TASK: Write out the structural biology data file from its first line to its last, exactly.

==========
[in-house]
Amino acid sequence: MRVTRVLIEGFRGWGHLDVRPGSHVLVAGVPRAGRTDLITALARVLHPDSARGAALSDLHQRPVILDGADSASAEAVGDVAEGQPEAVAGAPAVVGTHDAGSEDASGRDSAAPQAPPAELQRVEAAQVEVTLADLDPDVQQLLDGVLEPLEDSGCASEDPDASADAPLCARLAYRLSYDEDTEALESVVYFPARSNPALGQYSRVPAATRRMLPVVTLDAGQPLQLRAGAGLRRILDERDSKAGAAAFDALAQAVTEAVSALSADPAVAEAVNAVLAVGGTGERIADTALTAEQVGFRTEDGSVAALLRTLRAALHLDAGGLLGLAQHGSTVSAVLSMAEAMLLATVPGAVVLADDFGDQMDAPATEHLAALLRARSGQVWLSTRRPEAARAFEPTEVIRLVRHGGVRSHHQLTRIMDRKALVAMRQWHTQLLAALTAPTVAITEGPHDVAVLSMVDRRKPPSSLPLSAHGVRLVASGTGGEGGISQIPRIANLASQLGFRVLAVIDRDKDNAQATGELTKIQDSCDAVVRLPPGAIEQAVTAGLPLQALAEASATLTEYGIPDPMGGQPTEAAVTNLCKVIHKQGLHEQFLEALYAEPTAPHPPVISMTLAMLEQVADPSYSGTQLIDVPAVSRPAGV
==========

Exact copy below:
[in-house]
Amino acid sequence: MRVTRVLIEGFRGWGHLDVRPGSHVLVAGVPRAGRTDLITALARVLHPDSARGAALSDLHQRPVILDGADSASAEAVGDVAEGQPEAVAGAPAVVGTHDAGSEDASGRDSAAPQAPPAELQRVEAAQVEVTLADLDPDVQQLLDGVLEPLEDSGCASEDPDASADAPLCARLAYRLSYDEDTEALESVVYFPARSNPALGQYSRVPAATRRMLPVVTLDAGQPLQLRAGAGLRRILDERDSKAGAAAFDALAQAVTEAVSALSADPAVAEAVNAVLAVGGTGERIADTALTAEQVGFRTEDGSVAALLRTLRAALHLDAGGLLGLAQHGSTVSAVLSMAEAMLLATVPGAVVLADDFGDQMDAPATEHLAALLRARSGQVWLSTRRPEAARAFEPTEVIRLVRHGGVRSHHQLTRIMDRKALVAMRQWHTQLLAALTAPTVAITEGPHDVAVLSMVDRRKPPSSLPLSAHGVRLVASGTGGEGGISQIPRIANLASQLGFRVLAVIDRDKDNAQATGELTKIQDSCDAVVRLPPGAIEQAVTAGLPLQALAEASATLTEYGIPDPMGGQPTEAAVTNLCKVIHKQGLHEQFLEALYAEPTAPHPPVISMTLAMLEQVADPSYSGTQLIDVPAVSRPAGV